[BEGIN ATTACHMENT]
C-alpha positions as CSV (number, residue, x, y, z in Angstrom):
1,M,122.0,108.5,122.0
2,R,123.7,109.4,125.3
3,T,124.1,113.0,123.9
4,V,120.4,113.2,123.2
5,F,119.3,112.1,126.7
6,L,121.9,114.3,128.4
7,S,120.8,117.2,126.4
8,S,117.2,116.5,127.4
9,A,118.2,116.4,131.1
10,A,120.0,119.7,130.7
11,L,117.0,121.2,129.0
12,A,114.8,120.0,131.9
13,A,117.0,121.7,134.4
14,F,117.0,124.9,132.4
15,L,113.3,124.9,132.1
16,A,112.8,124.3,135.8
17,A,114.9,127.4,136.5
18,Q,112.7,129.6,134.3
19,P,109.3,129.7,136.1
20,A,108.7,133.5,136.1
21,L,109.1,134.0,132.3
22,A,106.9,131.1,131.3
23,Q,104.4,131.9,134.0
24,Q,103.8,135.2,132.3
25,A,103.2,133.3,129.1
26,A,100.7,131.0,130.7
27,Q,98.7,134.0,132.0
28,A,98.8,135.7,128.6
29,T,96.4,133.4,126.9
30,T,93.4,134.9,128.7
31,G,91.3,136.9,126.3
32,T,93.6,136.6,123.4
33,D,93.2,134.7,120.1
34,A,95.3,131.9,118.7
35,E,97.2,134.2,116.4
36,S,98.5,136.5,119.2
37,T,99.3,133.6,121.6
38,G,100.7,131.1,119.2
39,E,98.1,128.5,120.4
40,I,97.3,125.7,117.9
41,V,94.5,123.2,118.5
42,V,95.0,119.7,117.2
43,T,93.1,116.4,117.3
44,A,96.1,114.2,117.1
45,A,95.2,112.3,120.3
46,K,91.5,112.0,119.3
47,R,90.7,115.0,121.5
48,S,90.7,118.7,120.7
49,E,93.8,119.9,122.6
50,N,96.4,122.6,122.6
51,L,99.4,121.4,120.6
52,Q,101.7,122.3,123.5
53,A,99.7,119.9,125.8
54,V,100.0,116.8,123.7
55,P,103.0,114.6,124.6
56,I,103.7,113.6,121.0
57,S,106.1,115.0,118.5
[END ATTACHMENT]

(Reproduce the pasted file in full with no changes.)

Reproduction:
C-alpha positions as CSV (number, residue, x, y, z in Angstrom):
1,M,122.0,108.5,122.0
2,R,123.7,109.4,125.3
3,T,124.1,113.0,123.9
4,V,120.4,113.2,123.2
5,F,119.3,112.1,126.7
6,L,121.9,114.3,128.4
7,S,120.8,117.2,126.4
8,S,117.2,116.5,127.4
9,A,118.2,116.4,131.1
10,A,120.0,119.7,130.7
11,L,117.0,121.2,129.0
12,A,114.8,120.0,131.9
13,A,117.0,121.7,134.4
14,F,117.0,124.9,132.4
15,L,113.3,124.9,132.1
16,A,112.8,124.3,135.8
17,A,114.9,127.4,136.5
18,Q,112.7,129.6,134.3
19,P,109.3,129.7,136.1
20,A,108.7,133.5,136.1
21,L,109.1,134.0,132.3
22,A,106.9,131.1,131.3
23,Q,104.4,131.9,134.0
24,Q,103.8,135.2,132.3
25,A,103.2,133.3,129.1
26,A,100.7,131.0,130.7
27,Q,98.7,134.0,132.0
28,A,98.8,135.7,128.6
29,T,96.4,133.4,126.9
30,T,93.4,134.9,128.7
31,G,91.3,136.9,126.3
32,T,93.6,136.6,123.4
33,D,93.2,134.7,120.1
34,A,95.3,131.9,118.7
35,E,97.2,134.2,116.4
36,S,98.5,136.5,119.2
37,T,99.3,133.6,121.6
38,G,100.7,131.1,119.2
39,E,98.1,128.5,120.4
40,I,97.3,125.7,117.9
41,V,94.5,123.2,118.5
42,V,95.0,119.7,117.2
43,T,93.1,116.4,117.3
44,A,96.1,114.2,117.1
45,A,95.2,112.3,120.3
46,K,91.5,112.0,119.3
47,R,90.7,115.0,121.5
48,S,90.7,118.7,120.7
49,E,93.8,119.9,122.6
50,N,96.4,122.6,122.6
51,L,99.4,121.4,120.6
52,Q,101.7,122.3,123.5
53,A,99.7,119.9,125.8
54,V,100.0,116.8,123.7
55,P,103.0,114.6,124.6
56,I,103.7,113.6,121.0
57,S,106.1,115.0,118.5